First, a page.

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Homework Help: Compactness of sets in Banach spaces

  1. Oct 15, 2012 #1
    1. The problem statement, all variables and given/known data
    Working in a banach space [itex](X,\|\cdot\|)[/itex] we have a sequence of compact sets [itex]A_k\subset X[/itex].
    Assume that there exist [itex]r_k>0[/itex] such that [itex]\sum_{k\in\mathbb{N}}r_k<\infty[/itex] and for every [itex]k\in\mathbb{N}[/itex]: $$A_{k+1}\subset\{x+u|x\in A_k,u\in X,\|u\|\leq r_k\}.$$Prove that the closure of [itex]\bigcup_{k\in\mathbb{N}}A_k[/itex] is compact.

    2. Relevant equations
    3. The attempt at a solution
    While talking to the teaching assistant it all seemed very doable, but now that I am back home, I am still struggling.
    Here is what I was suggested to do:

    Since we are in a normed space, then compactness is equivalent to sequential compactness, i.e. existence of a convergent subsequence for every sequence.
    Let [itex]\{x_n\}_{n\in\mathbb{N}}[/itex] be a sequence from the closure of [itex]\bigcup_{k\in\mathbb{N}}A_k[/itex]. Then for each n there exists [itex]y_n[/itex] from [itex]\bigcup_{k\in\mathbb{N}}A_k[/itex] such that [itex]\|x_n-y_n\|<\frac{1}{n}[/itex] and it sufficent to show that [itex]\{y_n\}_{n\in\mathbb{N}}[/itex] has a convergent subsequence.

    This is the point where I lose my grip and have no idea what to do further
     
  2. jcsd
  3. Oct 15, 2012 #2
    Split up the situation in two parts:

    • Case I: Infinitely many terms of [itex](y_n)_n[/itex] are contained in a set [itex]A_k[/itex].
    • Case II: There are only finitely many terms of [itex](y_n)_n[/itex] in each [itex]A_k[/itex].

    What is the convergent subsequence in each of those cases?
     
  4. Oct 16, 2012 #3
    In Case 1 existence of convergent subsequence follows immediately from compactness of [itex]A_k[/itex].

    In Case 2 I do not yet have a complete solution.
    I decided to define [itex]\{B_n\}[/itex] disjoint such that [itex]\bigcup_k B_k=\bigcup_k A_k[/itex] and subsequence [itex]\{z_m\}_{m\in\mathbb{N}}\subset\{y_n\}_{n\in \mathbb{N}}[/itex] such that for any two elements [itex]z_i\in B_{k_i}[/itex] and [itex]z_j\in B_{k_j}[/itex], [itex]j>i[/itex] leads to [itex]k_j>k_i[/itex] and vice versa.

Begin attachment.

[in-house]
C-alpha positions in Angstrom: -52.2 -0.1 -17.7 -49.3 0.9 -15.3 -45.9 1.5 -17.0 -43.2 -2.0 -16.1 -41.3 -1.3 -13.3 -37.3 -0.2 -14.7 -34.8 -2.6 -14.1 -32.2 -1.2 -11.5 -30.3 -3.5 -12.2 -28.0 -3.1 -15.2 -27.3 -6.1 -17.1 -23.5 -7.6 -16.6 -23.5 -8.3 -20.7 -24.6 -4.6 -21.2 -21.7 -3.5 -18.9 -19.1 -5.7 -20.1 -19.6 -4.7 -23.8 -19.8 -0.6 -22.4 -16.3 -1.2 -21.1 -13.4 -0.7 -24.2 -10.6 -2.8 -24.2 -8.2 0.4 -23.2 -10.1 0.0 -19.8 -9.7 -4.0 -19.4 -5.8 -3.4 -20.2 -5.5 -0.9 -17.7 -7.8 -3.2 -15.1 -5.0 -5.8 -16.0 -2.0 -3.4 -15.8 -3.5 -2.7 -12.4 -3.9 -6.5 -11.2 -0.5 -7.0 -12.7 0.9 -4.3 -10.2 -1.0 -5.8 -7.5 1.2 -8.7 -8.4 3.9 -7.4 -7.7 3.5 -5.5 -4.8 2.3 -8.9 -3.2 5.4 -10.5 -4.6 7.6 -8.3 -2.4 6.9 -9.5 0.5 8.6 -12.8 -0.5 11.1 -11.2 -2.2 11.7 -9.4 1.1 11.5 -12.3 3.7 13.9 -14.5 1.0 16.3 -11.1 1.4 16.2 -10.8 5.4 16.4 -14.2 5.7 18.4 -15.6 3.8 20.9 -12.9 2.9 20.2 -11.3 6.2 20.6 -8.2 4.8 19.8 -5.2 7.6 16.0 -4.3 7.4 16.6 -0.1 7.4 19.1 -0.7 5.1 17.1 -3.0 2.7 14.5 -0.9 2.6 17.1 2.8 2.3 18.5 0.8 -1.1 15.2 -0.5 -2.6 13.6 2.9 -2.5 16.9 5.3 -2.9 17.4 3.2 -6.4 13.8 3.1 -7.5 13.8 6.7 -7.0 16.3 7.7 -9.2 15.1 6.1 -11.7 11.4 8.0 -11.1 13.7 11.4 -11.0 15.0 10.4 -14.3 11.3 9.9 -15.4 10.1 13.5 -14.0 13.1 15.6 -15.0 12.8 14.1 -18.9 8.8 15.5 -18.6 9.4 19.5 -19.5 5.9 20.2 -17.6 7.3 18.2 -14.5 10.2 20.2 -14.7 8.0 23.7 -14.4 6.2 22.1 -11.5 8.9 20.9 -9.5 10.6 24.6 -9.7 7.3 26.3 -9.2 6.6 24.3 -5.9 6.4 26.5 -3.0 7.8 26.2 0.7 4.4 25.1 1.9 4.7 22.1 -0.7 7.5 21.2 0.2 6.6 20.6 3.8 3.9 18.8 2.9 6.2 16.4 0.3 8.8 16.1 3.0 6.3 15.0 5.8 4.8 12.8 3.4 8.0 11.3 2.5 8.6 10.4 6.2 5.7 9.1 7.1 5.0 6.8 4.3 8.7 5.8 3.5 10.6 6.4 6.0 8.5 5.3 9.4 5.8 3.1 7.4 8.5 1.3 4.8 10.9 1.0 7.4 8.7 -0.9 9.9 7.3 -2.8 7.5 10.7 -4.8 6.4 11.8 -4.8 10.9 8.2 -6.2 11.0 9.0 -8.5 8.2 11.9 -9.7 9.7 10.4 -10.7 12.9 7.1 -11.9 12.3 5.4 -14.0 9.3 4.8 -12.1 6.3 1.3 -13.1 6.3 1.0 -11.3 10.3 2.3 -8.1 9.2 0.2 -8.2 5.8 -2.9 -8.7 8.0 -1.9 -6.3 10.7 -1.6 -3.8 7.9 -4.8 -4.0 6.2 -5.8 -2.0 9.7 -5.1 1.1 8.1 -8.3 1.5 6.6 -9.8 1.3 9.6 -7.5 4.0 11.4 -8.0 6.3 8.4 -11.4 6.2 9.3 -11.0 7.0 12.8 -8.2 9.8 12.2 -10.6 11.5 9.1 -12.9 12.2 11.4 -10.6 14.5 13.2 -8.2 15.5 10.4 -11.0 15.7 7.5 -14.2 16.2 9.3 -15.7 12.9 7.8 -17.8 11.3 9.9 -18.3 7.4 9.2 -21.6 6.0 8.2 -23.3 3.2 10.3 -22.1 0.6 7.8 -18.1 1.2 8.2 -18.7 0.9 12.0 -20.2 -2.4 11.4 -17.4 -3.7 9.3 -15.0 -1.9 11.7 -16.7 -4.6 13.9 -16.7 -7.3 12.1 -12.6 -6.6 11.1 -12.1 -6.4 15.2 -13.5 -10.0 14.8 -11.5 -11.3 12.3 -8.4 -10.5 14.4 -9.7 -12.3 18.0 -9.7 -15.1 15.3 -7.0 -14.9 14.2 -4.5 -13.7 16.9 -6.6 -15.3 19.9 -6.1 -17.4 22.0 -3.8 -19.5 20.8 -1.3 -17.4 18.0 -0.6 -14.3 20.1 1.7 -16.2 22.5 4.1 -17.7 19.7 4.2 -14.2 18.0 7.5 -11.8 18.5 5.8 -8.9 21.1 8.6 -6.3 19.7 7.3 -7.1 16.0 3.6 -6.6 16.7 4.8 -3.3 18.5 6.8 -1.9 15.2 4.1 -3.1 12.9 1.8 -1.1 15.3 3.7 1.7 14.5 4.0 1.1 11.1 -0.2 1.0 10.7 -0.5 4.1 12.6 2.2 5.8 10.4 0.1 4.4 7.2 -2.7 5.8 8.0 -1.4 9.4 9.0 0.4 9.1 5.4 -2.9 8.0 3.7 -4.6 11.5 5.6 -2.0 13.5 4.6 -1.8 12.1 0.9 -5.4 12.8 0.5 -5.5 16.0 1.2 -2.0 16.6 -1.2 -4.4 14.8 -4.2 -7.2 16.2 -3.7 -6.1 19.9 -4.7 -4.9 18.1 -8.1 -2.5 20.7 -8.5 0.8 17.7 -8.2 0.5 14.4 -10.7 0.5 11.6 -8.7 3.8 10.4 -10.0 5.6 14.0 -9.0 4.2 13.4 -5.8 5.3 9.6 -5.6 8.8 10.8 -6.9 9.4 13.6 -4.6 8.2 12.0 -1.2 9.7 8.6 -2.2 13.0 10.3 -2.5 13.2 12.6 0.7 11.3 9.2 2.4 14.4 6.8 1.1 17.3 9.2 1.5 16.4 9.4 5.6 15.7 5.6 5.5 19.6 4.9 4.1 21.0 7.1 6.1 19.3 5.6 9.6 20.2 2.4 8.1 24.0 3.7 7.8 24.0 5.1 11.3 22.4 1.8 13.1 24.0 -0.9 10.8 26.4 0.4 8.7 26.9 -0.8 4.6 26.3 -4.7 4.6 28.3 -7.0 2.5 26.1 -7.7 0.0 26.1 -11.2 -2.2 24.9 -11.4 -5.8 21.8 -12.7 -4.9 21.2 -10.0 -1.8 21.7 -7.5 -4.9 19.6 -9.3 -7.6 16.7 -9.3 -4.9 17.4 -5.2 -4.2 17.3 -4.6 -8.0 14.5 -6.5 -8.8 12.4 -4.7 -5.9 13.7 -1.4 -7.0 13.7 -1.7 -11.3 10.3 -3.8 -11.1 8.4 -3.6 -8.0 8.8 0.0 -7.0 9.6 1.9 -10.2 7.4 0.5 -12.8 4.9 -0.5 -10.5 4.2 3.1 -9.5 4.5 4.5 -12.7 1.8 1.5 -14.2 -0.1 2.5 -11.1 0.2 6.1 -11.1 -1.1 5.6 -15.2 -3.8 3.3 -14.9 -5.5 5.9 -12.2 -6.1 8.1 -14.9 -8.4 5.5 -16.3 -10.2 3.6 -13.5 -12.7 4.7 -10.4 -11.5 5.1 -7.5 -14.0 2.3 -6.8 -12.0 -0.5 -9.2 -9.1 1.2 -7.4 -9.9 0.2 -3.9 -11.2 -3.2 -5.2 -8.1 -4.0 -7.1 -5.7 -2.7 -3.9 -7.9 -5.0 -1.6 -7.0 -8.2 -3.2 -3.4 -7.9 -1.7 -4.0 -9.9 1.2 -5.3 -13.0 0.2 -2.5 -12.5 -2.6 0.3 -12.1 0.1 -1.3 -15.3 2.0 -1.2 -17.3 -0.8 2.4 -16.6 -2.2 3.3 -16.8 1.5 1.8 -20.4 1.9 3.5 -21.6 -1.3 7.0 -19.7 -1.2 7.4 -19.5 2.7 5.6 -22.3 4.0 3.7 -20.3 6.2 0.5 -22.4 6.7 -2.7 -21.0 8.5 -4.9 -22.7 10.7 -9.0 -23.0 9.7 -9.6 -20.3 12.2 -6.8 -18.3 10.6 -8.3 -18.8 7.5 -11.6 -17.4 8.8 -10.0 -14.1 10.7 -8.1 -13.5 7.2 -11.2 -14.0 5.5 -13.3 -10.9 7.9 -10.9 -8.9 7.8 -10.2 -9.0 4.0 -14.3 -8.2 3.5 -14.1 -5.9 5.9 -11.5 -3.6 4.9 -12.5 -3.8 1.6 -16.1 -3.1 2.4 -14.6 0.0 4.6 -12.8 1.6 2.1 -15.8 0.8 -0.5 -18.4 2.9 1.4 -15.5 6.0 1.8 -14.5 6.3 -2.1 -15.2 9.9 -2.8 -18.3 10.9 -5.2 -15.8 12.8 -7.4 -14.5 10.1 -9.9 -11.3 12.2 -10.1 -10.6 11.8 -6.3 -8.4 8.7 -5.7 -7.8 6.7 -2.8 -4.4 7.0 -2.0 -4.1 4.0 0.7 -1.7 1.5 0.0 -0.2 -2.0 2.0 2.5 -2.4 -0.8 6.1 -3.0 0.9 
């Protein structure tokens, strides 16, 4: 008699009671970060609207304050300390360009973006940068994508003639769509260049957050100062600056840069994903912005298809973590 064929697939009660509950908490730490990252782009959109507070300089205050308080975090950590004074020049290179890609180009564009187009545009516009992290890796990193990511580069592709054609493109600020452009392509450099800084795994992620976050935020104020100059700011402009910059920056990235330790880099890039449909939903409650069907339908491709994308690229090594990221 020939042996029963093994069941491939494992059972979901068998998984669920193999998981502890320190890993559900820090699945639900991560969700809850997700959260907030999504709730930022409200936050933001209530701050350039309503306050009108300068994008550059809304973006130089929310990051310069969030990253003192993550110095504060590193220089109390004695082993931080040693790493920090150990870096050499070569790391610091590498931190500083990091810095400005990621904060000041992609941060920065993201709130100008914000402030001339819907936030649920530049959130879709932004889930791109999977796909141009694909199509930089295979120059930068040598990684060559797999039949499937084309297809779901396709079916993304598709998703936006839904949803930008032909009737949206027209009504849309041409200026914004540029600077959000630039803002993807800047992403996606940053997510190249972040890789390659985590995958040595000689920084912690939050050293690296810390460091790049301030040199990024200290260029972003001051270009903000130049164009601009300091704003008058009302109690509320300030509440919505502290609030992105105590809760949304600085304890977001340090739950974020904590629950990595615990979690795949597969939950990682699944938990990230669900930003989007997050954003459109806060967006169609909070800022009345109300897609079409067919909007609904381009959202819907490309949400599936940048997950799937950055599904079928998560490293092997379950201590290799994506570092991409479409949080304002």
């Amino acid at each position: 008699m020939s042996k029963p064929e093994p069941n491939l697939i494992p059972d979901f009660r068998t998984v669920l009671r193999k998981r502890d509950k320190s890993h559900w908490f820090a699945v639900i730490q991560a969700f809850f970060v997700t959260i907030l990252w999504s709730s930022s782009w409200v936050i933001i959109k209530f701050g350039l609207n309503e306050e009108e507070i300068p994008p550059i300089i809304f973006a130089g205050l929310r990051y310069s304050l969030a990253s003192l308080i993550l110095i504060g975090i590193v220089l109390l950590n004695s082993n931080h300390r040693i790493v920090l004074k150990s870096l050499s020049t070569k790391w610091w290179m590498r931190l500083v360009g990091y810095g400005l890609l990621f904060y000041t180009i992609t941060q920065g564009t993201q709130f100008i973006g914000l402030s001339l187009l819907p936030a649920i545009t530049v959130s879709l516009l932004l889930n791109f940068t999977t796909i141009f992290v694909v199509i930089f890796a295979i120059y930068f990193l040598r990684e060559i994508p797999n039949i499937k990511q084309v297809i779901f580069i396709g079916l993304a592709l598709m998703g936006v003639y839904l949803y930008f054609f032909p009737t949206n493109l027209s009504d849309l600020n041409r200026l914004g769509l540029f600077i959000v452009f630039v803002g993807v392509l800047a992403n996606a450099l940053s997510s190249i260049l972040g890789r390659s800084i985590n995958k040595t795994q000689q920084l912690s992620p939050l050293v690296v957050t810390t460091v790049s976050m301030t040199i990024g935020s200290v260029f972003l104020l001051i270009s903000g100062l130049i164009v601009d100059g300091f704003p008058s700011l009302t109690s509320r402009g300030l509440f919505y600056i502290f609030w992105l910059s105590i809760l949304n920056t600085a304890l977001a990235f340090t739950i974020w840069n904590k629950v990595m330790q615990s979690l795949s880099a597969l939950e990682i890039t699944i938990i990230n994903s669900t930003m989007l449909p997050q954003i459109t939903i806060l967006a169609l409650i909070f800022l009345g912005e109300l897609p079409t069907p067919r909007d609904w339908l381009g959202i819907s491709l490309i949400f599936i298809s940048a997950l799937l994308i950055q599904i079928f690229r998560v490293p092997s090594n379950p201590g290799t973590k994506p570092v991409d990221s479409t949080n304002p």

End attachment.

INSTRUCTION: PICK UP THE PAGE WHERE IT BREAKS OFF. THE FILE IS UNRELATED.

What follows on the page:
Now trying to show that [itex]\{z_m\}[/itex] has a Cauchy and therefore convergent subsequence as [itex]\{B_n\}[/itex]s shrink in size, but I feel this might not be the case for infinite-dimensional spaces unless compactness of [itex]\{A_n\}[/itex]s in an infinite-dimensional space means that the object itself is finite-dimensional (does it?)
     
  5. Oct 16, 2012 #4
    Ok, your proposal for the convergent sequence is a good one. Now, can you find an estimate for

    [tex]\|z_i-z_j\|[/tex]

    Try to find an estimate that uses the [itex]r_k[/itex]?? Use that

    [tex]A_{k+1}\subseteq \{x+u~\vert~x\in A_k,~u\in X,~\|u\|<r_k\}[/tex]
     
  6. Oct 16, 2012 #5
    I define [itex]\{B_k\}[/itex] in the following way: $$B_1:=A_1, B_k:=A_k\setminus B_{k-1}.$$ so that [itex]B_{k+1}[/itex] is in [itex]r_k[/itex] surrounding of [itex]B_k[/itex].

    Estimating [itex]\|z_i-z_{i+1}\|[/itex] from above I get [itex]r_i +[/itex] diam[itex](B_i)[/itex] which need not go to 0 as [itex]i\to\infty[/itex] and that's the problem.
     
  7. Oct 16, 2012 #6
    Well, what you did now is written [itex]z_{i+1}=x+u[/itex] with [itex]x\in A_k[/itex]. Can you write other [itex]z_j[/itex] also as [itex]x+u[/itex] with [itex]x\in A_k[/itex] and [itex]\|u\|\leq \sum_k r_k[/itex]?? That way you have transformed the sequence [itex](z_j)[/itex] into a sequence in the compact set [itex]A_k[/itex] and some other terms u.
     
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